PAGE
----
How Do Animals Safely Cross a Highway? 動物們如何安全穿越公路？
The engineers were used to building overpasses for vehicles, not wildlife. But every spring and fall, collisions with mule deer and pronghorn spiked in the Pinedale region of Wyoming, where Route 191 disrupted their age-old migration paths. So the state Department of Transportation joined with the state wildlife agency and nonprofit groups to create a series of crossings. Collisions have dropped by roughly 90%.
"It felt like we finally found something that works," said Jennifer Hoffman, an engineer at the Wyoming Department of Transportation. "People are pretty hesitant to do something new. Once you've done it, and it does what you said it would do, they're willing to do it more."
Examples like that, along with earlier success stories from Canada and Europe, have led to a broad consensus on the value of animal crossings, according to environmentalists and transportation officials alike.
"This is the time of the wildlife crossing," said Mike Leahy, director of wildlife, hunting and fishing policy at the National Wildlife Federation. "This issue has been building for decades, and it was like pulling teeth. And now everyone who works on these issues seems to get it."
Research shows that, across the country, there are 1 to 2 million collisions between vehicles and large animals each year. These accidents cause more than 26,000 human injuries and about 200 human deaths.
Funding for crossings is a challenge, but that may get easier, too: A bipartisan Senate version of the transportation bill being hammered out in Congress includes $350 million for wildlife crossings and corridors.
While transportation officials emphasize that human safety is the main motivation for these new projects, the structures do not come a moment too soon for animals. Development continues to erode wildlife habitat, disrupt migration corridors and fragment groups, leading to population collapse and unhealthy genetic isolation. Looming large is another threat: climate change. As certain species move in search of cooler, moister conditions, they will have to contend with busy roadways.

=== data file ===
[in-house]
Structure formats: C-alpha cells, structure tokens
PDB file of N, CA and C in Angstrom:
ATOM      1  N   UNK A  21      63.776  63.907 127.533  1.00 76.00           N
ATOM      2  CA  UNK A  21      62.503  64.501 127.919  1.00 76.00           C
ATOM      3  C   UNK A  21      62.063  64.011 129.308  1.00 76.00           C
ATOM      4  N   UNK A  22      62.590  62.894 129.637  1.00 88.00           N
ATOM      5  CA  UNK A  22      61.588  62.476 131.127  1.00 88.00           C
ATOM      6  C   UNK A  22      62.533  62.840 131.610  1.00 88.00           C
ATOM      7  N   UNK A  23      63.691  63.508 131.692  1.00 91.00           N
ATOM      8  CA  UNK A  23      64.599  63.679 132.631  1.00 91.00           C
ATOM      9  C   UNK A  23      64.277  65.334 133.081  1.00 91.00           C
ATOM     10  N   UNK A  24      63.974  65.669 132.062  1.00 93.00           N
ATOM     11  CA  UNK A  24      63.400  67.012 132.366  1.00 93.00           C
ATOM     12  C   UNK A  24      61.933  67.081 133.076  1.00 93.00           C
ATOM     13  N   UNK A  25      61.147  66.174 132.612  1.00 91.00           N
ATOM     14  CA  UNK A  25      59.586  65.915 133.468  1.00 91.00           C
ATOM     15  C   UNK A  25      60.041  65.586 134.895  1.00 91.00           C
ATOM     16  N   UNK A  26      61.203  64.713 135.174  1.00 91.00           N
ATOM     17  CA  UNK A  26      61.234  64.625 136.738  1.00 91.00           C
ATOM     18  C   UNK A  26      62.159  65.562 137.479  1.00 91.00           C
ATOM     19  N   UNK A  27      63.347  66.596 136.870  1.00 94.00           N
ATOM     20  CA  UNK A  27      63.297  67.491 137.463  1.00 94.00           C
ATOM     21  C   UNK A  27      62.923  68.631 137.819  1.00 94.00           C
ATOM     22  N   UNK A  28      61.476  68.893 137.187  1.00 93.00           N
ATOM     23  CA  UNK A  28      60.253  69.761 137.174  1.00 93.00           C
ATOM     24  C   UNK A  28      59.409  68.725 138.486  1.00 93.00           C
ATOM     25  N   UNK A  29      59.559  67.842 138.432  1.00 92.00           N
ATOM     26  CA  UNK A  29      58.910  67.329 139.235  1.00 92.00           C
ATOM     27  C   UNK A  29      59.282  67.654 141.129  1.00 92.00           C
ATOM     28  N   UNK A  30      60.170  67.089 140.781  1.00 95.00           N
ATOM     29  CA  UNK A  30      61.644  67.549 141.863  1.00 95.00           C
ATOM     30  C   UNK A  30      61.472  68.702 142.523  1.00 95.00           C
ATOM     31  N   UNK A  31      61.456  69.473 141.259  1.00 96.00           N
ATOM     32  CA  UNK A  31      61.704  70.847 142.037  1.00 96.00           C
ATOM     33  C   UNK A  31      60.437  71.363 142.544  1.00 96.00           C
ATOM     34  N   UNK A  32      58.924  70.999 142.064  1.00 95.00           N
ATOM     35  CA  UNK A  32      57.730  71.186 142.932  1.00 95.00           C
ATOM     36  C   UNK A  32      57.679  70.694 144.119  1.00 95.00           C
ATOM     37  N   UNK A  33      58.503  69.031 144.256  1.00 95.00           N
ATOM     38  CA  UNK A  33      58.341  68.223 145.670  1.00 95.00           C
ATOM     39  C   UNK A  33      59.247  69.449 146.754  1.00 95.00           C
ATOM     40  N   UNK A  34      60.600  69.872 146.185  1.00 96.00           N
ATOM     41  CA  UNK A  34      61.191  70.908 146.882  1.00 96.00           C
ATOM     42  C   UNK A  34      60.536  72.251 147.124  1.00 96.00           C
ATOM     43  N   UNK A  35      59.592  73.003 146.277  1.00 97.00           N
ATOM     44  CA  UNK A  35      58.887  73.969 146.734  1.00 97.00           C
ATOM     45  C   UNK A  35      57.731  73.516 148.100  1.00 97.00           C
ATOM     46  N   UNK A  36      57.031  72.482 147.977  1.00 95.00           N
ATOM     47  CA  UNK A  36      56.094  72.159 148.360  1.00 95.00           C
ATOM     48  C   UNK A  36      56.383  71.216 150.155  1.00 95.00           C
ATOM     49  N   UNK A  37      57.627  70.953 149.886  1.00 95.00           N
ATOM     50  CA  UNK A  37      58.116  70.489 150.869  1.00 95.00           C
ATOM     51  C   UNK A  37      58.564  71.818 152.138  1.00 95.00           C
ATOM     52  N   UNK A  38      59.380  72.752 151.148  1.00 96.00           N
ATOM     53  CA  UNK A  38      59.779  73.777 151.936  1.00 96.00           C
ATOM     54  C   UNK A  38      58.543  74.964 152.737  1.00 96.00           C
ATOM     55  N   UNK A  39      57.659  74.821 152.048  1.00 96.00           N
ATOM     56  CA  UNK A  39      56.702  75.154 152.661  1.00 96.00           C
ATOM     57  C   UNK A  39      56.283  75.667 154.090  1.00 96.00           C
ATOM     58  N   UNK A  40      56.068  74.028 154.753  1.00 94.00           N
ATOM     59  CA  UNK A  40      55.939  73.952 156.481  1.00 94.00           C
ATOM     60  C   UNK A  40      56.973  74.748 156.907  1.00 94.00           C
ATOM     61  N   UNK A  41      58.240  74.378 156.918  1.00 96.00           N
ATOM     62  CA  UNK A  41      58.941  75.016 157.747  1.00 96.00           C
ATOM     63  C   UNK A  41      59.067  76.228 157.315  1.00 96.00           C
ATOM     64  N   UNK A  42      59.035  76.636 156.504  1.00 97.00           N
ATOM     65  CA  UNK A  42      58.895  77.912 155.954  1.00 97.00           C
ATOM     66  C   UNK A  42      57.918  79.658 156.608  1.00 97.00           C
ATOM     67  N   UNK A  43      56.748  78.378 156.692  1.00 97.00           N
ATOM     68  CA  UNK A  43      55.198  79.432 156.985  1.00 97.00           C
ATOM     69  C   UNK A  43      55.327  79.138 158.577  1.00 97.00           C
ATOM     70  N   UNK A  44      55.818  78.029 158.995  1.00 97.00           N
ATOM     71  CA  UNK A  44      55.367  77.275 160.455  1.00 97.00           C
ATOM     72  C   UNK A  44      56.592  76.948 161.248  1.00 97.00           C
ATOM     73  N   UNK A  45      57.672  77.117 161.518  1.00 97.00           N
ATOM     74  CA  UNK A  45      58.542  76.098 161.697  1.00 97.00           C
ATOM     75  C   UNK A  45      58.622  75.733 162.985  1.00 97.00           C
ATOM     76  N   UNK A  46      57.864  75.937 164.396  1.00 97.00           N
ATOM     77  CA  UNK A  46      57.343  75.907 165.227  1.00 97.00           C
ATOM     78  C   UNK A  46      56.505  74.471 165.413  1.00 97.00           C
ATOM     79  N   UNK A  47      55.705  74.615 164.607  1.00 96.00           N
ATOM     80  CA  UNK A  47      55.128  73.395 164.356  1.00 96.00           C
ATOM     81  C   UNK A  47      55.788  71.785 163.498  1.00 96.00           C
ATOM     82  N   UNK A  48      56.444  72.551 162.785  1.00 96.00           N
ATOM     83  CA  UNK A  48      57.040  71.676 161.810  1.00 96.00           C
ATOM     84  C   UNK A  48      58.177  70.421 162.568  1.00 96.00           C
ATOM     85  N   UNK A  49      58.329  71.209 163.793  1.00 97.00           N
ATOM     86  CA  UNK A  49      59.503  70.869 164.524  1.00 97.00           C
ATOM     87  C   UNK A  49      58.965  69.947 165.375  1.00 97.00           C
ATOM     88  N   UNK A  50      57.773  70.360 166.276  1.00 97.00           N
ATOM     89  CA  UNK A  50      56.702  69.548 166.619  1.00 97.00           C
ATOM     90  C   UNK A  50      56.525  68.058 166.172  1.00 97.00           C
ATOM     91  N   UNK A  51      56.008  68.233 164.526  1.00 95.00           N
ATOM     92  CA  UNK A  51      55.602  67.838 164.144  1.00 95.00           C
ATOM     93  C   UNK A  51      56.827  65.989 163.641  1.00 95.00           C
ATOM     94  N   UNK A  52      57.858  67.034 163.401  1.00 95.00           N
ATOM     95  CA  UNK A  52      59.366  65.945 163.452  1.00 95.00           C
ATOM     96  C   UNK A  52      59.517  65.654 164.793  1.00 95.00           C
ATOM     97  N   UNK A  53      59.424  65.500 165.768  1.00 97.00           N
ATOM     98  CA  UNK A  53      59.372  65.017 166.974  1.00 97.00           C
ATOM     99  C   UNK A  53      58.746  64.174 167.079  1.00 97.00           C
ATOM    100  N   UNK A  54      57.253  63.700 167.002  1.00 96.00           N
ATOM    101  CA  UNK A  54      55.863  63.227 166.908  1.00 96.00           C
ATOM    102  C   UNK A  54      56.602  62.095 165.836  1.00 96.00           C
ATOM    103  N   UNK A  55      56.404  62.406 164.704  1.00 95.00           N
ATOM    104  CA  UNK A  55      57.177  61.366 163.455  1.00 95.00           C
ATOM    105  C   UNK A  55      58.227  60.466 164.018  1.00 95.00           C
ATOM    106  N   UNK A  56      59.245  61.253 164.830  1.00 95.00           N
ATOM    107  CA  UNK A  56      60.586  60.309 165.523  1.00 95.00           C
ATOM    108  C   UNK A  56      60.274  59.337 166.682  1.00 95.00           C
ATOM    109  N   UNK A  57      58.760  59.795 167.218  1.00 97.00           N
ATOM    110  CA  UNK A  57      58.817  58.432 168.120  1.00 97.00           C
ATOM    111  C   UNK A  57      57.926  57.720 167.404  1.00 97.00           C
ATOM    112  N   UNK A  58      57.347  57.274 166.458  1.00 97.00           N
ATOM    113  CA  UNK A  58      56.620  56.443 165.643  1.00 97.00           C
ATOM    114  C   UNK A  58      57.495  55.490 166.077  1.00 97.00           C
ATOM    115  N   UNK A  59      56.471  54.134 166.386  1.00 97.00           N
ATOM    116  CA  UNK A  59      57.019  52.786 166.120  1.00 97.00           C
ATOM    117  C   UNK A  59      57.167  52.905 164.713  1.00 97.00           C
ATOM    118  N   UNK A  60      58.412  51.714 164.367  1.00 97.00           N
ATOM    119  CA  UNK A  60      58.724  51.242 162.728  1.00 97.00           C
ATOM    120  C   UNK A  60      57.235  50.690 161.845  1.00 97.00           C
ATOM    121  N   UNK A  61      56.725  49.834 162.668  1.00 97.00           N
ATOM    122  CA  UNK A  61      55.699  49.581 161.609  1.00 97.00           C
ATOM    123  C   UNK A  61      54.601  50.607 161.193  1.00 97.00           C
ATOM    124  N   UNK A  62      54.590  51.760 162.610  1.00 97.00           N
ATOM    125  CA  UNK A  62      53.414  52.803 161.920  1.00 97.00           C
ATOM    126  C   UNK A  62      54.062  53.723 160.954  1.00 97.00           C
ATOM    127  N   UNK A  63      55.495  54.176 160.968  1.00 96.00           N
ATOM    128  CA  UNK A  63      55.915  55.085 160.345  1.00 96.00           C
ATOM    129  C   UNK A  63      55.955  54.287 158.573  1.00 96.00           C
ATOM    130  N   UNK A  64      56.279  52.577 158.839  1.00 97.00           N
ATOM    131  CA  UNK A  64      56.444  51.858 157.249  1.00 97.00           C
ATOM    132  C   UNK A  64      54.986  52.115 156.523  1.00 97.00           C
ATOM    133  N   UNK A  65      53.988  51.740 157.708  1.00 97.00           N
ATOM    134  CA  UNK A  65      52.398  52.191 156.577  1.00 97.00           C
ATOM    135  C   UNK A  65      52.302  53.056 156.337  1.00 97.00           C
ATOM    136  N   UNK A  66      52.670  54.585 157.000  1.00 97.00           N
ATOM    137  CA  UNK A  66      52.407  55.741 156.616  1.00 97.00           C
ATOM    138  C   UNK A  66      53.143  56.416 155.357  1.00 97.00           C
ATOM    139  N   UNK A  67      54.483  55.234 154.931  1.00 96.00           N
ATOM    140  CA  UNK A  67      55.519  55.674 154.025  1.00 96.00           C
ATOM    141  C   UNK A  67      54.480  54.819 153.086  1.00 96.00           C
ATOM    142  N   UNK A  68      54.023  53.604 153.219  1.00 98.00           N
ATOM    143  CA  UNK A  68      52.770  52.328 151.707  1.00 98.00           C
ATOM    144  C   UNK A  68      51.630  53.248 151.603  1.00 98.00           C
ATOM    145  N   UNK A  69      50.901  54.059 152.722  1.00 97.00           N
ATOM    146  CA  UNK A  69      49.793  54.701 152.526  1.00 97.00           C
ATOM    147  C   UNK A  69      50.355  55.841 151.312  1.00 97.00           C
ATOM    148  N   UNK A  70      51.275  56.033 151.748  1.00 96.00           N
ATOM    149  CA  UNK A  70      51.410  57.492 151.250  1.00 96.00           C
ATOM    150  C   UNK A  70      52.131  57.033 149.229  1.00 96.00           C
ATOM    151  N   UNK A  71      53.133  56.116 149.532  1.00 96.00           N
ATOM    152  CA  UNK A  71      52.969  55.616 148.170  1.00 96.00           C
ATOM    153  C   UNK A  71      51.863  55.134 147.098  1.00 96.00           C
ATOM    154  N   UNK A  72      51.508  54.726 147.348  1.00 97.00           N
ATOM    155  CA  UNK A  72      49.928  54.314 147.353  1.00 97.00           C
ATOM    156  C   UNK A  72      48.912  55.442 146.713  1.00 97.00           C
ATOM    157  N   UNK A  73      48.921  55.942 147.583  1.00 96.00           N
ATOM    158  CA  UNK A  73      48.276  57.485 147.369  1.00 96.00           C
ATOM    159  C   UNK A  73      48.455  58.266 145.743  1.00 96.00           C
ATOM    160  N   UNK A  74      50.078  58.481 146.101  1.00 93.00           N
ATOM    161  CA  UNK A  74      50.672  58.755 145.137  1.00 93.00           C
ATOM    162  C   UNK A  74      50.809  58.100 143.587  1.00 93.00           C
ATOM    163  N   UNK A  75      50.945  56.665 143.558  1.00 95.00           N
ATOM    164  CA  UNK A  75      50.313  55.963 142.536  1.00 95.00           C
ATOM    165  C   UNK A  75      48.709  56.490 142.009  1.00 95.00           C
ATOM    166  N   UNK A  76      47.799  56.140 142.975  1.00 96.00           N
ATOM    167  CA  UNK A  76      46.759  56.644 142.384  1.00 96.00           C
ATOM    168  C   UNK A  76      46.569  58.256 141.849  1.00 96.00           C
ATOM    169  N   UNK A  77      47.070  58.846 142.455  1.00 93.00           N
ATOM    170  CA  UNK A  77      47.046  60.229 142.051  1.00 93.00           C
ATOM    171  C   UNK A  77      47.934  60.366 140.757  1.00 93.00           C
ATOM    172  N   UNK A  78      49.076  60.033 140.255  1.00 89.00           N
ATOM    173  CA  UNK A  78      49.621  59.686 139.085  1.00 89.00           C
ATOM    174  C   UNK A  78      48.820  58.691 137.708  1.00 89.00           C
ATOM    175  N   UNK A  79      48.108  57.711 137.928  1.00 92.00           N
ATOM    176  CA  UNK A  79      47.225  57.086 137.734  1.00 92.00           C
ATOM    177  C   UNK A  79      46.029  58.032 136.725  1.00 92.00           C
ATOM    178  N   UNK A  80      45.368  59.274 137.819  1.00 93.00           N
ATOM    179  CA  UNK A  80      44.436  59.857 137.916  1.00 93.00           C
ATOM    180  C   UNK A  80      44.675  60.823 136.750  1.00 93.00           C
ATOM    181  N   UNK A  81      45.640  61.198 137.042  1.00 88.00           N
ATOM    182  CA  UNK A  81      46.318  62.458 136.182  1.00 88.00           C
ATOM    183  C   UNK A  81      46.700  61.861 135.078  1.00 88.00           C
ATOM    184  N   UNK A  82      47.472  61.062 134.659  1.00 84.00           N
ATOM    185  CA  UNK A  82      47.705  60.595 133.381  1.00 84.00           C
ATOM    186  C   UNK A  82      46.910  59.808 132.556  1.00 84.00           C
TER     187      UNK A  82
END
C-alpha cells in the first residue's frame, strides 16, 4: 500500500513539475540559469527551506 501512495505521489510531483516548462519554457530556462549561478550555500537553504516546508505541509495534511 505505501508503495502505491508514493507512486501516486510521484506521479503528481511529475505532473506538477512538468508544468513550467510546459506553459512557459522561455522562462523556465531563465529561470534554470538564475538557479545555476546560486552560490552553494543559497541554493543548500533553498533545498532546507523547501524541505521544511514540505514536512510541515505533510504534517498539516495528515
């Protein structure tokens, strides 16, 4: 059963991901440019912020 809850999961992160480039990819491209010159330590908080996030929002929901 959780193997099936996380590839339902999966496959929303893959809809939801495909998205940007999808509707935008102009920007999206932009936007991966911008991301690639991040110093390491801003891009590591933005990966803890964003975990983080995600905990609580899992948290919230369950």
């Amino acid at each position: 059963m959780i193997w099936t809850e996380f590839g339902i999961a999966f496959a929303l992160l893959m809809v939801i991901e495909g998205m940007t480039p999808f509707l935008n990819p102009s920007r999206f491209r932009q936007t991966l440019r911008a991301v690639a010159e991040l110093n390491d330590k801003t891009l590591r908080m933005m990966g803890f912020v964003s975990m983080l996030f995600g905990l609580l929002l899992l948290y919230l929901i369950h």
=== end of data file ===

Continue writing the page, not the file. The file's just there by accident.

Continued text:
There are more than 1,000 dedicated wildlife crossings in the United States today, up from just a few in the 1970s and '80s, according to Patricia Cramer, an ecologist who has studied and worked in the field for two decades. But only 10 or 20 are overpasses.
While overpasses tend to get the most attention, underpasses and tunnels are far more common.
In a Dark Year on Campus, Some Surprising Glimmers of Light 大學生活因疫情縮水 有得有失
It was the year of college without the college experience.
No packed stadiums and arenas. No intimate, small-group seminars or serendipitous encounters with strangers. No (or fewer) ill-advised nights of beer pong and partying.
It is not likely, if given the choice, that many college students would opt for the past year of distance, separation and perpetual wariness. Still, perhaps surprisingly, for many students, there was much that was gained as well as much that was lost in their unwanted suspension of campus life during the pandemic.
Madison Alvarado, who graduated from Duke last month, could no longer enjoy the camaraderie of painting herself blue and the giddy tumult of Duke basketball, which to her was as much about community as sport. As companies stopped hiring last summer, she snagged a summer internship only at the last minute and was still job-hunting this year.
But she is grateful for an invaluable lesson in dealing with how unpredictable life can be.
"I was the person with a plan," she said. "A lot of people are following a preset track — premed, financial analyst, Ph.D. The pandemic put that in stop mode. It's made me realize that not knowing the next step doesn't mean my world is going to crumble. I think it made me less scared to face the unknown."
At the end of this most unusual of academic years, students interviewed at colleges around the country said they would not miss the regimen of virus testing and quarantining, the classes on Zoom, the zero tolerance for straying from prescribed rules, the distance they felt from one another.
"It's just been a lot of grieving almost — grieving what we could have had," said Raina Lee, a freshman at the University of North Carolina, who started the year in a dormitory but almost immediately had to move to an apartment off campus because of a COVID outbreak. "My life physically became a lot smaller, just this apartment."
But for many it has also been a time of self-discovery. Some applied themselves to academics in a way they never would have if offered the familiar buffet of campus amusements. Some bonded with a tight group of friends. Many, like Alvarado, found that for the first time in their lives, they had been liberated from their carefully planned lives and their focus on getting the approval of others.